Arts food festival review

Free vegetarian food and a community brought together

Boston’s annual Vegfest returns

6326 vegfest
The Boston Vegetarian Food Festival, an exhibition of vegetarian and vegan food, clothing, and other products, was held on Saturday and Sunday.
Melissa Renée Schumacher—The Tech

The 18th Annual Boston Vegetarian Food Festival

Roxbury Community College Athletic Center, 1350 Tremont Street, Boston

Oct. 26–27, 2013

You know those old Star Trek episodes where Kirk, Bones, and Spock beam down onto an alien planet, and find themselves in the middle of some big marketplace, where people are selling strange foods, and wearing bright colored clothes? Well, walking into the 18th annual Boston Vegetarian Food Festival, held at the Roxbury Community College Athletic Center last Sunday, was quite a bit like that.

The Vegetarian Food Festival (VegFest) annual convention, held in most major U.S. cities, is a two-day gathering of all things vegan and vegetarian. Packed into the festival are over one hundred vendors and organizations, each advertising their food and campaigns. Popular veggie chefs and authors lead cooking demos and classes, and speakers share wisdom on topics ranging from personal wellness to environmental ethics.

The venue runs at full tilt, with hundreds of local people at any time circulating the booths, sampling and buying the latest and greatest in vegan and vegetarian fare. Most popular are, not surprisingly, the dessert booths, selling decedent vegan cupcakes, cannoli, ice cream, donuts, and exotic gourmet dark chocolates, to name but a few. Also present are vegan belts and shoe companies, advertising and selling stylish wares made from faux leather. Proud vendors grill up the cutting edge of faux meats. The May Wah Vegetarian Market came all the way from New York to give out samples of what seemed like two dozen varieties of faux seafood. Attendees chat with the myriad of animal rights and environmental wellness advocacy groups while munching on chia seed and chocolate raw energy bars.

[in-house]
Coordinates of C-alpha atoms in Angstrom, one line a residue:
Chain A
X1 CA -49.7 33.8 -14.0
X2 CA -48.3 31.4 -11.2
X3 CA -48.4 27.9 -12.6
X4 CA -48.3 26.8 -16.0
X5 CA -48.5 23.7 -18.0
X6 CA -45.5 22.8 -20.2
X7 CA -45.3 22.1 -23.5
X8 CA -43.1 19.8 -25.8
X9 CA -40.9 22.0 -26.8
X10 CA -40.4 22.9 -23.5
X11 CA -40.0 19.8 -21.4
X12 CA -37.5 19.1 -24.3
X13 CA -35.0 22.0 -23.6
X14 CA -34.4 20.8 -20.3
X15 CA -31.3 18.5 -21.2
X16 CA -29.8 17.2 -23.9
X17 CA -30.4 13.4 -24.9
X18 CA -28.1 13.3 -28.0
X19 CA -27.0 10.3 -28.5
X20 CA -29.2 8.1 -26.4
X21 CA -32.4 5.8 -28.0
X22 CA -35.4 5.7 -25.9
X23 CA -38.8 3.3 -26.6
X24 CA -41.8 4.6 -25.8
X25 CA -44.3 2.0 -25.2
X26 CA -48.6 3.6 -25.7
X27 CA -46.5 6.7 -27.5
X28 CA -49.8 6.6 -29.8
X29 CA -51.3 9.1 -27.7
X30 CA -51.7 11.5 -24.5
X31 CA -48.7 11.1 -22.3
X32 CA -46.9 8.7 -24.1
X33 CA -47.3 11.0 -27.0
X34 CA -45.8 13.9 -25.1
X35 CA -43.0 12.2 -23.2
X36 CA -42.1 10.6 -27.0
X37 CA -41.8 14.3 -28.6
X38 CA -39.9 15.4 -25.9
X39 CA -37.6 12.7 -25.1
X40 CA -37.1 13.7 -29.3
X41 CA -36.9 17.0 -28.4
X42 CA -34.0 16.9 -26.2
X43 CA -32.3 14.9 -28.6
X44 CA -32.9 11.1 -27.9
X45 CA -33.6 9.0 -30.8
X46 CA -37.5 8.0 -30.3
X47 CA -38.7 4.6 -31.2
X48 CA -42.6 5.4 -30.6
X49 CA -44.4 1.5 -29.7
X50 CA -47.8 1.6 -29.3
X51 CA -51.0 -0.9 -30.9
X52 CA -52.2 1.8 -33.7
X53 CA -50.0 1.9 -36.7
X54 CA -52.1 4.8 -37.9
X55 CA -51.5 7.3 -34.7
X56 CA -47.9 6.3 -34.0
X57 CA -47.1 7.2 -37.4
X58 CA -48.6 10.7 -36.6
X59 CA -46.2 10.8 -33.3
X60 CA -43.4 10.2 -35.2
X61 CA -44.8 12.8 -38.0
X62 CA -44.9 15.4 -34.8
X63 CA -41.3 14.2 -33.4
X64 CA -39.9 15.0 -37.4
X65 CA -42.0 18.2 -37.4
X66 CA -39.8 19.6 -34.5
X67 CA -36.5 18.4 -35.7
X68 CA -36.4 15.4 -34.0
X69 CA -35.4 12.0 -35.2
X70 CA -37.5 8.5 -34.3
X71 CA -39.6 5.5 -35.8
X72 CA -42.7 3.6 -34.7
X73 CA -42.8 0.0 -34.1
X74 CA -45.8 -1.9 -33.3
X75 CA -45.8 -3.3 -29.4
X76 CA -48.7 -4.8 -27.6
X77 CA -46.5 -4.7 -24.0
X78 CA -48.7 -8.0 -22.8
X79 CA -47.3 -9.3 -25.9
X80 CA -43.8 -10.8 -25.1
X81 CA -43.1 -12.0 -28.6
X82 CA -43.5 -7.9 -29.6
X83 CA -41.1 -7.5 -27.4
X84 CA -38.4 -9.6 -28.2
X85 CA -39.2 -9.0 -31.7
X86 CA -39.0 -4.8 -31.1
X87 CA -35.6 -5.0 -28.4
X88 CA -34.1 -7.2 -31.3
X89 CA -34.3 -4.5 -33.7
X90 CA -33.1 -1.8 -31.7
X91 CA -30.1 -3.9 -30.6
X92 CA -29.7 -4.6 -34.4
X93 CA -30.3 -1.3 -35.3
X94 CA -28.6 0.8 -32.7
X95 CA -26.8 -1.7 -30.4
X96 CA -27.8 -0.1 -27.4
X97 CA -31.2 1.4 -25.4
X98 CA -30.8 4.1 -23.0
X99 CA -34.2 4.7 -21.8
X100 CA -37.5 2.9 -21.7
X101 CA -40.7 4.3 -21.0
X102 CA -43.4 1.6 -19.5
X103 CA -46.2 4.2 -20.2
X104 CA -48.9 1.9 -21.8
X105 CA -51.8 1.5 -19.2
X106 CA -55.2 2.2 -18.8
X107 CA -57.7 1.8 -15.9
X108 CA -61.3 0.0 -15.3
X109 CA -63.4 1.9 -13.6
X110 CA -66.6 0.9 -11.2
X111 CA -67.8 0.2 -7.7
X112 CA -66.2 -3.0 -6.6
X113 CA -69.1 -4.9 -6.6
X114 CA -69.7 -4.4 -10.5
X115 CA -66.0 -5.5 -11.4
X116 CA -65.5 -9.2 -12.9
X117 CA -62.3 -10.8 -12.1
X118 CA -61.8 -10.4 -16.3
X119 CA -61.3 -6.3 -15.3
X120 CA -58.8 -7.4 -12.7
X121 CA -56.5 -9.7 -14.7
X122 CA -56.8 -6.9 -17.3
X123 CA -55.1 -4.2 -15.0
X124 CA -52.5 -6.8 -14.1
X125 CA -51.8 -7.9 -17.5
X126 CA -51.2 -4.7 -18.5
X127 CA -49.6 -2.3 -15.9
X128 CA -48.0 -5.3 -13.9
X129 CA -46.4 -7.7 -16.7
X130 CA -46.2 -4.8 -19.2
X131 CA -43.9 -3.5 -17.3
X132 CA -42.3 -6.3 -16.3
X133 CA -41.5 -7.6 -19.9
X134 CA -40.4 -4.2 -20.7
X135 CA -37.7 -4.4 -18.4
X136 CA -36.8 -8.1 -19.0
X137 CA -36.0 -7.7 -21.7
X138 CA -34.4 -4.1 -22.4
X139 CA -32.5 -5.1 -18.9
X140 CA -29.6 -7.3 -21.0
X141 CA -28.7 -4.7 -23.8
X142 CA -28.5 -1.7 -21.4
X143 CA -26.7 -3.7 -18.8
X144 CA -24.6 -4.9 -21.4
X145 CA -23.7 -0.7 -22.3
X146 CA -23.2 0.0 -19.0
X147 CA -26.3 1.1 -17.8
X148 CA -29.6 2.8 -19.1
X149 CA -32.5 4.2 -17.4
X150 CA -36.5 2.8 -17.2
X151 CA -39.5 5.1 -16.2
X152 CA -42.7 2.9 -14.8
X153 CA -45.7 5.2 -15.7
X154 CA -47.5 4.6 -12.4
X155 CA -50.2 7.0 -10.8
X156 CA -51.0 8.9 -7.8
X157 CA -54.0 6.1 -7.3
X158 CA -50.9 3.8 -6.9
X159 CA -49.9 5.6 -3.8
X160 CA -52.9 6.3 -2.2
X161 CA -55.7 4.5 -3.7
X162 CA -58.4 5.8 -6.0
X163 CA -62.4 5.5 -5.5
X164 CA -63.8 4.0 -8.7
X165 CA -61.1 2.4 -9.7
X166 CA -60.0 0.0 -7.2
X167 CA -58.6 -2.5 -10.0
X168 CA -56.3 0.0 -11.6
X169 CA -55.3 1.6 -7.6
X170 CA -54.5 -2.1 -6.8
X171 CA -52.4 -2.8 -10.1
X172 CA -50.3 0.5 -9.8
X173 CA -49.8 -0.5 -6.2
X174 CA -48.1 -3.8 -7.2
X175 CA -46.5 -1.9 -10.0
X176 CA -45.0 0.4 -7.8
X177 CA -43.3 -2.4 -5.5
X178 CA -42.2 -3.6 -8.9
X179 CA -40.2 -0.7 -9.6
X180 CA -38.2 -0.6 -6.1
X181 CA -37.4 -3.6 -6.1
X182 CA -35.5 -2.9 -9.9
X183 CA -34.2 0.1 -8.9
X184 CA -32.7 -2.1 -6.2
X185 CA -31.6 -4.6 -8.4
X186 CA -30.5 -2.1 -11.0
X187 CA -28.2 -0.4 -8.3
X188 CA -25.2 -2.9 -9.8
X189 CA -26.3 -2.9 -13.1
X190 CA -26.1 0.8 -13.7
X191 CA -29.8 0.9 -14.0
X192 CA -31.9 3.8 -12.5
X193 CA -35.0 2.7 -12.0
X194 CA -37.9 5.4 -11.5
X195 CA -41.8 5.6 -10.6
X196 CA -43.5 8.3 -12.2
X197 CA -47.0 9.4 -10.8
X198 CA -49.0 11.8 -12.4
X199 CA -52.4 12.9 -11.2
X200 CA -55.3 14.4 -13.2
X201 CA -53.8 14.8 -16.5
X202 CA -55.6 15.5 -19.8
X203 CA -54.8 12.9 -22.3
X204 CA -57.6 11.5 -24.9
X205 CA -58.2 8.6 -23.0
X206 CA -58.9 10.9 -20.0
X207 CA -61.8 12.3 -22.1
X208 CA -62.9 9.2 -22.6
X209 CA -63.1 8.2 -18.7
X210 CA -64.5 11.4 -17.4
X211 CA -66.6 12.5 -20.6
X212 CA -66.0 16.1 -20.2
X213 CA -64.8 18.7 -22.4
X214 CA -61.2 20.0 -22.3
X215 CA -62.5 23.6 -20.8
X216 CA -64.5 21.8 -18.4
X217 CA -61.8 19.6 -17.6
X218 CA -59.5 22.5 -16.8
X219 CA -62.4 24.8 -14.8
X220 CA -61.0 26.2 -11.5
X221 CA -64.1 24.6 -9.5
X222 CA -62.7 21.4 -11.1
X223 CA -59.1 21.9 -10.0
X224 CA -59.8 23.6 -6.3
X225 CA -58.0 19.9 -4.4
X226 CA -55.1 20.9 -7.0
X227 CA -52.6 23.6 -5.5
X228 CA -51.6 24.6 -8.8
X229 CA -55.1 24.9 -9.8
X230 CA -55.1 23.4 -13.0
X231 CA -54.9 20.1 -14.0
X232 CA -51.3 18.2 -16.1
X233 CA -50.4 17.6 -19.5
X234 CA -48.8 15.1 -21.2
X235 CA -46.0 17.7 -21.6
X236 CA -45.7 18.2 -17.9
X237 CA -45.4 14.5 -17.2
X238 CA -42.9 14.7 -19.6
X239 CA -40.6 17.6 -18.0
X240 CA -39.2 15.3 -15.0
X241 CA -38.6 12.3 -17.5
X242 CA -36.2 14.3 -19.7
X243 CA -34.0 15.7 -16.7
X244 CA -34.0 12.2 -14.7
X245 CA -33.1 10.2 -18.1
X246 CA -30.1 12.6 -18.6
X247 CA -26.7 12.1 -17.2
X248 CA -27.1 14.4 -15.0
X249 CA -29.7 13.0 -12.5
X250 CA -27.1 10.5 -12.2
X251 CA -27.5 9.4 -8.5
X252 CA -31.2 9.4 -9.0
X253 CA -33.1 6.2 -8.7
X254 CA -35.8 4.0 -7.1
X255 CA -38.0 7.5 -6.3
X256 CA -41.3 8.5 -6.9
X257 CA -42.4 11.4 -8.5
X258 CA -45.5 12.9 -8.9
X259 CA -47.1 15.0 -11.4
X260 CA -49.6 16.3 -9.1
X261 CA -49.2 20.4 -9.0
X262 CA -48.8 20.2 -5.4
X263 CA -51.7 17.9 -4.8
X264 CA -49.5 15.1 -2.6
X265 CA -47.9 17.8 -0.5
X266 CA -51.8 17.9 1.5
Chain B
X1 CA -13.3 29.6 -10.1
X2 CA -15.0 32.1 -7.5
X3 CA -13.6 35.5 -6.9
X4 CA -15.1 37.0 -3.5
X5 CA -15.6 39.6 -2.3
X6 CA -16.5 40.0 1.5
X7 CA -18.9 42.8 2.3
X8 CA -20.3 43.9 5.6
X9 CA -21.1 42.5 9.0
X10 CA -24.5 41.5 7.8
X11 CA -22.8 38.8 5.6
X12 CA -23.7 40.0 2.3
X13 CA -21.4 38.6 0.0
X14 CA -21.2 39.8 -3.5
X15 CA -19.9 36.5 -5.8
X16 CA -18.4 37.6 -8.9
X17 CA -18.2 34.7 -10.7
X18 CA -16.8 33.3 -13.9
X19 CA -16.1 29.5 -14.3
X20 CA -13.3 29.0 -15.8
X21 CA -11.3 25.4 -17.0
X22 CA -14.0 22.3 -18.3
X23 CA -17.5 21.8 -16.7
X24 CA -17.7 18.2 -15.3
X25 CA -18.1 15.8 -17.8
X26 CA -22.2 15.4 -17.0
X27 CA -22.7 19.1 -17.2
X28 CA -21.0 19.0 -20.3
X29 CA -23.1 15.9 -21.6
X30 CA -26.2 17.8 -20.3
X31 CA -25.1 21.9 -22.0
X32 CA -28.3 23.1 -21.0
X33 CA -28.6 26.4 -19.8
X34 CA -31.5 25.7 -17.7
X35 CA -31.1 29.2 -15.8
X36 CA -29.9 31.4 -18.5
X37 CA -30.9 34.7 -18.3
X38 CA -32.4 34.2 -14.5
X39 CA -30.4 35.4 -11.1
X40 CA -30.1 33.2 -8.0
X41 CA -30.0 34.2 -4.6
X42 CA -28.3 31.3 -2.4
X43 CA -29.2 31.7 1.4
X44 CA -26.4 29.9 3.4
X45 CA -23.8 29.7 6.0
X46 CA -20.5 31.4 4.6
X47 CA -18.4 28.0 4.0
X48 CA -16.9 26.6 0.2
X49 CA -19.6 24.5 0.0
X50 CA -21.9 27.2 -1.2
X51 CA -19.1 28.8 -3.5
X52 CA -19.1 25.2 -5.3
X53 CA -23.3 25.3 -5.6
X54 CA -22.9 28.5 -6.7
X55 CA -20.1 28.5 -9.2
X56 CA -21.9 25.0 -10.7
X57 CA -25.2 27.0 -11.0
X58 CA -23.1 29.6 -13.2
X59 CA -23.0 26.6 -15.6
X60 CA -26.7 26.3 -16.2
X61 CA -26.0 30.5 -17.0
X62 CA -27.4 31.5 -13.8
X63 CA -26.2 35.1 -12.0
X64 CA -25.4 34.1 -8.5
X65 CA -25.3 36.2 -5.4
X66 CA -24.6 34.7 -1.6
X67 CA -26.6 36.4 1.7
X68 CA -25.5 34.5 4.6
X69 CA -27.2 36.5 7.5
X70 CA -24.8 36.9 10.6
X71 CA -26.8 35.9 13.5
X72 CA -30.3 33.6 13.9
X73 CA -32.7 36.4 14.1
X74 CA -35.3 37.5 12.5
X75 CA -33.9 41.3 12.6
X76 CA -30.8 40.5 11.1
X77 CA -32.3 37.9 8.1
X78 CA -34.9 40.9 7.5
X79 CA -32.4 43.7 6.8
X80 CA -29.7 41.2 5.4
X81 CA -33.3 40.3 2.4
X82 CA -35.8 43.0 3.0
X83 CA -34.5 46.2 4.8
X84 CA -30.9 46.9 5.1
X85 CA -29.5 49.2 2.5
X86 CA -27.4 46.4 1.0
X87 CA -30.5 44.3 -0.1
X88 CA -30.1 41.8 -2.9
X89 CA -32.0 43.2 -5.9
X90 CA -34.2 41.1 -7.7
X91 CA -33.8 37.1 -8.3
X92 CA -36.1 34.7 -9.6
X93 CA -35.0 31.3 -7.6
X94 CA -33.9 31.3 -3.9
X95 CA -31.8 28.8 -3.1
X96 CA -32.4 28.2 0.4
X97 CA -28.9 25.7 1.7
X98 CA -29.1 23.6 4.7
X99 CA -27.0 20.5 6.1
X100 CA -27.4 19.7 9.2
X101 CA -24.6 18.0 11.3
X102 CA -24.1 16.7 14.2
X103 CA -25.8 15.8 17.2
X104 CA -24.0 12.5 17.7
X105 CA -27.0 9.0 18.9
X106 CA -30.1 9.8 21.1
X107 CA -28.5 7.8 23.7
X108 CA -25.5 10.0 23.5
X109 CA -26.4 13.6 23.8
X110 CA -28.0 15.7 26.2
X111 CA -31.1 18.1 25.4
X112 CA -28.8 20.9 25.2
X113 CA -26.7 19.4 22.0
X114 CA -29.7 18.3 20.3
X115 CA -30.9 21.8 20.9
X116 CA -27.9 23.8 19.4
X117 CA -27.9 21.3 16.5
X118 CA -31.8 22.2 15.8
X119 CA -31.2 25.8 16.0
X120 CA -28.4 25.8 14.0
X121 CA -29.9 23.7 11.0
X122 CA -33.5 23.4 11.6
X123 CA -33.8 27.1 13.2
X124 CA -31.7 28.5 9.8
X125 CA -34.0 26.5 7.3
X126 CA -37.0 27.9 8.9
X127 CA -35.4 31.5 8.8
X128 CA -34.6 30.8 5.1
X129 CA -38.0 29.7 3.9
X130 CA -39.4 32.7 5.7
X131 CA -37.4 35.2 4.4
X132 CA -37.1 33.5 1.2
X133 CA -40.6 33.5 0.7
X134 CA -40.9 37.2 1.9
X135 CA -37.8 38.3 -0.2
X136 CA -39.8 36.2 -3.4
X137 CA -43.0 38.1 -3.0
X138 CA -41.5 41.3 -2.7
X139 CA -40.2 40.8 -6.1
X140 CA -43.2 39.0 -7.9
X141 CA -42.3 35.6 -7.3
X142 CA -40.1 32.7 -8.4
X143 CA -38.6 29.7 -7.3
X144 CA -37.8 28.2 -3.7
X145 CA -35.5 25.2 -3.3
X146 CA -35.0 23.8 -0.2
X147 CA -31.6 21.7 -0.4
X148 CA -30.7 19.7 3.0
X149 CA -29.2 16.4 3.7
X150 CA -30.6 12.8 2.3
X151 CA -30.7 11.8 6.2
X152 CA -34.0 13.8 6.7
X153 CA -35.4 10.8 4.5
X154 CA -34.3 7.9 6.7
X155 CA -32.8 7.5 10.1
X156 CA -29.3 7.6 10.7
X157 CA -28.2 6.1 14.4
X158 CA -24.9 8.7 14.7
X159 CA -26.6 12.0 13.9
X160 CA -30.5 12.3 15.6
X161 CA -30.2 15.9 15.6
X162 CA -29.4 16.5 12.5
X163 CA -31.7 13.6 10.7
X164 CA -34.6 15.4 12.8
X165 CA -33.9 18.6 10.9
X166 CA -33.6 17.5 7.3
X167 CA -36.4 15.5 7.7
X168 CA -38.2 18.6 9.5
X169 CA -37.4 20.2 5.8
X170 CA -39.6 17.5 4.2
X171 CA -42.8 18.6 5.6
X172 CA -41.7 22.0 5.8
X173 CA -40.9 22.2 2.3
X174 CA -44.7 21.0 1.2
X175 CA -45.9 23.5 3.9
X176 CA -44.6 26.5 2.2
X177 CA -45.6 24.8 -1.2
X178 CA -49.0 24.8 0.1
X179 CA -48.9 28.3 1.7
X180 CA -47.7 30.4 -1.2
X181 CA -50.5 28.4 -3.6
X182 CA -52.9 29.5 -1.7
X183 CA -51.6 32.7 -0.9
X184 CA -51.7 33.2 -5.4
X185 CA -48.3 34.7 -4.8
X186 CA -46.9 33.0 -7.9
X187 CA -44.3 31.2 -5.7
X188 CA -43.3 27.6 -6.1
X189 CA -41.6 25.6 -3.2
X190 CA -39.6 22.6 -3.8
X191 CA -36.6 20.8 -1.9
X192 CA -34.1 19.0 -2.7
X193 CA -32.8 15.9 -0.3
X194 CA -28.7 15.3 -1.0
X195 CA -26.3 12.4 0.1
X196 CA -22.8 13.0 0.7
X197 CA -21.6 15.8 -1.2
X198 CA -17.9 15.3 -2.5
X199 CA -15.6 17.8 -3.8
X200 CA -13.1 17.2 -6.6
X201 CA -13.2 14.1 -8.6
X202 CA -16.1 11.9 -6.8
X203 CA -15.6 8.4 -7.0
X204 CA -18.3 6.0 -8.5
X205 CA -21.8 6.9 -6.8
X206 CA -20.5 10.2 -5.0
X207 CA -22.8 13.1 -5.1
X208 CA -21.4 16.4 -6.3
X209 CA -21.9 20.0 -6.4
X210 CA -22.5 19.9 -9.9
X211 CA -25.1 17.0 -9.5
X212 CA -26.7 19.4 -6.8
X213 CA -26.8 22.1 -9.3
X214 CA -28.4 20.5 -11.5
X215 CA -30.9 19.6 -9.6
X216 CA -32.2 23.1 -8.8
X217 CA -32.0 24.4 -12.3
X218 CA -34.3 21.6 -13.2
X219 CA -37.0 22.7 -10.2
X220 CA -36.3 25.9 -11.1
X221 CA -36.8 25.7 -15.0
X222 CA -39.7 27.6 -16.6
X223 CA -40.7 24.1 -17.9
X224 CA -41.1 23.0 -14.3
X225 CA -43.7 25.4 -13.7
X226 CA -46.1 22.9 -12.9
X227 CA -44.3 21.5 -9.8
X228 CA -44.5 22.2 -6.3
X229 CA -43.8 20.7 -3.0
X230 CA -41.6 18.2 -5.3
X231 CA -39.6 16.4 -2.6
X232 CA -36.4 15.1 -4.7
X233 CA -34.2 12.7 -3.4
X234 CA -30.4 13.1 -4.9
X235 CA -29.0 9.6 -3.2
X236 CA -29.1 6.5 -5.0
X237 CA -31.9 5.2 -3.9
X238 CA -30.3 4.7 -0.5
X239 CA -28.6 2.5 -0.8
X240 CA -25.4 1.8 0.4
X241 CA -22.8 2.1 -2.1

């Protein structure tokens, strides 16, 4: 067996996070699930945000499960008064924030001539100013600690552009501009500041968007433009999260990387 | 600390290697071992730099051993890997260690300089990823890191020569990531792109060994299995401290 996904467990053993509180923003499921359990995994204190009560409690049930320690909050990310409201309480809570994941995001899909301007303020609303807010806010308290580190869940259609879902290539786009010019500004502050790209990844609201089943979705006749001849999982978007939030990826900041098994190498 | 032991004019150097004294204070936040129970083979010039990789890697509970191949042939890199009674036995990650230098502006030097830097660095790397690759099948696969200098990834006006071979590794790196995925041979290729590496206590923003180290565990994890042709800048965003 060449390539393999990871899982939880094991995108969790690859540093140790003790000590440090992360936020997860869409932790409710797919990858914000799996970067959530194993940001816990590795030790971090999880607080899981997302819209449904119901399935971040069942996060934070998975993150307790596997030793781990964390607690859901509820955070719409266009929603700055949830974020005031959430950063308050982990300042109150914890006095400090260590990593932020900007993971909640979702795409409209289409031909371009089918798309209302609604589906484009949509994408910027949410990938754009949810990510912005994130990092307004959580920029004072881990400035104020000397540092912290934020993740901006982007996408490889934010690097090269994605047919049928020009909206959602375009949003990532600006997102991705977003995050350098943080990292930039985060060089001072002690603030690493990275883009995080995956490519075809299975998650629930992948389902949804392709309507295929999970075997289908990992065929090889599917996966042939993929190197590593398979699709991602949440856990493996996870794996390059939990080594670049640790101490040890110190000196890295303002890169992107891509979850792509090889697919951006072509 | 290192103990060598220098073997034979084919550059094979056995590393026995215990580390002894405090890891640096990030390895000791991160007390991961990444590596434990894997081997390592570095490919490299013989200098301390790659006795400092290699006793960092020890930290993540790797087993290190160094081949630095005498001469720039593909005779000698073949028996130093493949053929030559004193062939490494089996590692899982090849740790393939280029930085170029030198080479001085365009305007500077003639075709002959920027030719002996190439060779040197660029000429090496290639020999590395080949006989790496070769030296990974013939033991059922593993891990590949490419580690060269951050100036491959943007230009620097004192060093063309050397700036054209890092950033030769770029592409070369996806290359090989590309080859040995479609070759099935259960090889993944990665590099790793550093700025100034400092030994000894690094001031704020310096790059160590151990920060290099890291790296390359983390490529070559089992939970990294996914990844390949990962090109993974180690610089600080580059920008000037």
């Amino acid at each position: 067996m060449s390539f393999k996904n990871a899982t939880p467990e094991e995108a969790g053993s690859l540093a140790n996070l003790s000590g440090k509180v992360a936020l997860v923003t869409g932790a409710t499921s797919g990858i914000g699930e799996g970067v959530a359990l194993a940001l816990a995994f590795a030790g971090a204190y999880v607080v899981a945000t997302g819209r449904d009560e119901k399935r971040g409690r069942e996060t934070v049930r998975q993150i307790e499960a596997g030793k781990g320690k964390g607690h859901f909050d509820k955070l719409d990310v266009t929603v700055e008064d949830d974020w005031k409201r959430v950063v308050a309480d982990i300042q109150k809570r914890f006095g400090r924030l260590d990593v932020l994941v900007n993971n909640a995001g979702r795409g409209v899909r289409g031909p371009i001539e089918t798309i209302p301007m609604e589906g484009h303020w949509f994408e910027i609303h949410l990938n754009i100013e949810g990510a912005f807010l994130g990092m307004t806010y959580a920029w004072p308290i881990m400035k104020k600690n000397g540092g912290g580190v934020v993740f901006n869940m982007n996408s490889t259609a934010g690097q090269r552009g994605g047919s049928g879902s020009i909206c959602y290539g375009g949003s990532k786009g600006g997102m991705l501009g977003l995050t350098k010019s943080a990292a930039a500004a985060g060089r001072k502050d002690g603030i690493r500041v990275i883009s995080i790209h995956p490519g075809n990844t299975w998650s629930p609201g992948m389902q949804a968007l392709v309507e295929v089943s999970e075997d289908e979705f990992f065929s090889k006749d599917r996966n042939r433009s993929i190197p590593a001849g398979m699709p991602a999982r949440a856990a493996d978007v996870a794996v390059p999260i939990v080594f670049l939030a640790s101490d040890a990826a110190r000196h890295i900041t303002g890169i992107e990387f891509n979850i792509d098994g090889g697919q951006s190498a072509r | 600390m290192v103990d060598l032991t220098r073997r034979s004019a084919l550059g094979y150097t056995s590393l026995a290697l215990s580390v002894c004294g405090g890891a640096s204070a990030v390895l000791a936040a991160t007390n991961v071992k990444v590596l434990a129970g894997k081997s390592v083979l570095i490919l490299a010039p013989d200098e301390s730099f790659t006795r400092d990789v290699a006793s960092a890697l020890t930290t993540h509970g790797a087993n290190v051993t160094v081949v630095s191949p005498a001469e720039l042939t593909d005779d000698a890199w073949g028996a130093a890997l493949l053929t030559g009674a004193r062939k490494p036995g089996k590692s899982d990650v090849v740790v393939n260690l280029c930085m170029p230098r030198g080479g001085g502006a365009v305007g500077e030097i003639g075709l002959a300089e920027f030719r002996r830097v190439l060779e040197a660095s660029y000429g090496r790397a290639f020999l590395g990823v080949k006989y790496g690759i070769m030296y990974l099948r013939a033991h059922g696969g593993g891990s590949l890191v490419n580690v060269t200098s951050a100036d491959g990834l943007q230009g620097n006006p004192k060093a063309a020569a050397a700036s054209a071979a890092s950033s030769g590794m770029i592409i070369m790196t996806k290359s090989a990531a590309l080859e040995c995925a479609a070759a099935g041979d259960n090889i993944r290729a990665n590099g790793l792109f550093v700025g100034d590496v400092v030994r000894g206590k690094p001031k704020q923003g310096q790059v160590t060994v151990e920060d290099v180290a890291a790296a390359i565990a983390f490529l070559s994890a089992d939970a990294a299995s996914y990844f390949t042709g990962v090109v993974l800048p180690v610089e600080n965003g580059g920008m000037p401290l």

Now, I’ve been vegan since I was four, and it’s still quite the unique cultural experience to visit a VegFest. Vegetarians and vegans are a minority, and many lead lives fairly independent of their dietary choice, but at VegFest the real culture emerges, and it is truly a great experience. I would highly recommend visiting the next VegFest, either in Boston, or elsewhere. If you’ve ever been curious about vegetarianism or veganism, a VegFest is the perfect place to learn more and experience the wonderful community built around these ideas. For me, it’s similar to coming to MIT — suddenly I’m in a place where everyone is as excited about science and engineering as I am (at VegFest they’re excited about food, and have free samples!). In fact, some of the founding Boston Vegetarian Society coordinators were MIT graduates, and the very first Boston VegFest was held in the MIT Johnson Athletic Center.

1 Comment
David Wishendrad almost 9 years ago

Great article. I hear you on the experience. I do feel I need to point out to you, and get your at MIT an all, that it does not appear anyone has ever sat with you and reminded as to why people choose this lifestyle. The reason is that Life is Most Important in Life. That's the Most Important Truth.

Perhaps you may want to knock on a few doors over at MIT and ask the people running the place why The Most Important Truth in Life is not a required for a proper education. If you do ask them why The Most Important Truth in Life is not reaffirmed within all people that work and learn there they probably won't have a decent answer because they didn't receive the reminded either.

Yet, Life is Most Important in Life. Quite factually so, this Truth is more important beyond any other Truth. This Truth is the perfectly defined mutually experienced observation of everyone. We can't argue it's Truth without committing hypocrisy, as we require Life to challenge it. Such an attempt is as silly as saying we can change our own past. That's how solid and eternal the Most Important Truth in Life is. From this Truth we are told we are Life and Most Important and Equal. So, you see, the undisputed Most Important Truth in Life states we are Equal. That means to call ourself a vegan or vegetarian is lying. When discussing the Most Important Truth in Life semantics are not acceptable, as nothing else is more important. Hope that made sense to you because it's 100 spot on reality. Veganism is great, so long as we understand the reason why we choose it. It the Truth of a cause that gives value to a cause because it's the Truth the promotes and encourages that which is Truthfully Most Important in Life: Life.

The fastest and surest way to turn someone away from real veganism (a lifestyle) is call anyone a vegan and impart the lie of inequality.

We are not doctors. We practice medicine. John is not a bad boy. He did a bad thing.

People are not their actions. Nor are our actions an accurate representation of who we are. Our actions are only an indication of our capacity of a certain behavior. That's it.

People are, per The Most Important Truth in Life; Life is Most Important in Life, Most Important, Life, and Equal.

Mad props for real. Just watch the words. Keep it real.